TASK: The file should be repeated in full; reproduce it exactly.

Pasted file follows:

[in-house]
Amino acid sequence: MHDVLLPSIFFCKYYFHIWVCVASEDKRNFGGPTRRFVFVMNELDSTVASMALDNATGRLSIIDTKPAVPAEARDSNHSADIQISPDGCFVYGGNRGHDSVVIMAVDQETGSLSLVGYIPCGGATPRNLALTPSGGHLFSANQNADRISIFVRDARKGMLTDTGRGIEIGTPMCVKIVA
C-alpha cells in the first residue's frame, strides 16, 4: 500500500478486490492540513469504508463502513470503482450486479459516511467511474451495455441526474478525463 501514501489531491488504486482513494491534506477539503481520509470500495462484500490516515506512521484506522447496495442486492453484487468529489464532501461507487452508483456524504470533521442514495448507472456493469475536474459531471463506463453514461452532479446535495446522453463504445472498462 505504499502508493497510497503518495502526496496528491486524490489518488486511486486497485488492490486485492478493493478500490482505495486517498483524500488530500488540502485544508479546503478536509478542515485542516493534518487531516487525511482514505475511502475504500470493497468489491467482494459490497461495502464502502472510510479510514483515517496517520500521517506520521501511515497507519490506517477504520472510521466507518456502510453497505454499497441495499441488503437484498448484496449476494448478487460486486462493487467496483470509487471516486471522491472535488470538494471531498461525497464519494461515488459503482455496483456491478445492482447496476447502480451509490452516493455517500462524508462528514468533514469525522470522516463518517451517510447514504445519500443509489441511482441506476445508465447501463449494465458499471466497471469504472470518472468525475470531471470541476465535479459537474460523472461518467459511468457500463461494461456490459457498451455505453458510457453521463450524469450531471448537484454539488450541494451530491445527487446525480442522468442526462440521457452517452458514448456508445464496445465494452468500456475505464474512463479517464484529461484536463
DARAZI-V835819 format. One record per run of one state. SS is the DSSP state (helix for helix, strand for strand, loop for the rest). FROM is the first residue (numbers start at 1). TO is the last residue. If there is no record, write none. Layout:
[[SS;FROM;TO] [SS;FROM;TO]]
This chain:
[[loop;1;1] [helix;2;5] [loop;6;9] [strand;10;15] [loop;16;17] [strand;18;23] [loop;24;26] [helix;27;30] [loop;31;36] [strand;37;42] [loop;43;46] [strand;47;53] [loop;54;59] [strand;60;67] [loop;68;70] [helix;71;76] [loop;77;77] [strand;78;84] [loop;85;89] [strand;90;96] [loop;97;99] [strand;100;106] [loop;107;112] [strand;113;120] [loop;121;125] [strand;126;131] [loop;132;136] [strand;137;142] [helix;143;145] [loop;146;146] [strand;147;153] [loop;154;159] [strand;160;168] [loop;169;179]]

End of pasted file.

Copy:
[in-house]
Amino acid sequence: MHDVLLPSIFFCKYYFHIWVCVASEDKRNFGGPTRRFVFVMNELDSTVASMALDNATGRLSIIDTKPAVPAEARDSNHSADIQISPDGCFVYGGNRGHDSVVIMAVDQETGSLSLVGYIPCGGATPRNLALTPSGGHLFSANQNADRISIFVRDARKGMLTDTGRGIEIGTPMCVKIVA
C-alpha cells in the first residue's frame, strides 16, 4: 500500500478486490492540513469504508463502513470503482450486479459516511467511474451495455441526474478525463 501514501489531491488504486482513494491534506477539503481520509470500495462484500490516515506512521484506522447496495442486492453484487468529489464532501461507487452508483456524504470533521442514495448507472456493469475536474459531471463506463453514461452532479446535495446522453463504445472498462 505504499502508493497510497503518495502526496496528491486524490489518488486511486486497485488492490486485492478493493478500490482505495486517498483524500488530500488540502485544508479546503478536509478542515485542516493534518487531516487525511482514505475511502475504500470493497468489491467482494459490497461495502464502502472510510479510514483515517496517520500521517506520521501511515497507519490506517477504520472510521466507518456502510453497505454499497441495499441488503437484498448484496449476494448478487460486486462493487467496483470509487471516486471522491472535488470538494471531498461525497464519494461515488459503482455496483456491478445492482447496476447502480451509490452516493455517500462524508462528514468533514469525522470522516463518517451517510447514504445519500443509489441511482441506476445508465447501463449494465458499471466497471469504472470518472468525475470531471470541476465535479459537474460523472461518467459511468457500463461494461456490459457498451455505453458510457453521463450524469450531471448537484454539488450541494451530491445527487446525480442522468442526462440521457452517452458514448456508445464496445465494452468500456475505464474512463479517464484529461484536463
DARAZI-V835819 format. One record per run of one state. SS is the DSSP state (helix for helix, strand for strand, loop for the rest). FROM is the first residue (numbers start at 1). TO is the last residue. If there is no record, write none. Layout:
[[SS;FROM;TO] [SS;FROM;TO]]
This chain:
[[loop;1;1] [helix;2;5] [loop;6;9] [strand;10;15] [loop;16;17] [strand;18;23] [loop;24;26] [helix;27;30] [loop;31;36] [strand;37;42] [loop;43;46] [strand;47;53] [loop;54;59] [strand;60;67] [loop;68;70] [helix;71;76] [loop;77;77] [strand;78;84] [loop;85;89] [strand;90;96] [loop;97;99] [strand;100;106] [loop;107;112] [strand;113;120] [loop;121;125] [strand;126;131] [loop;132;136] [strand;137;142] [helix;143;145] [loop;146;146] [strand;147;153] [loop;154;159] [strand;160;168] [loop;169;179]]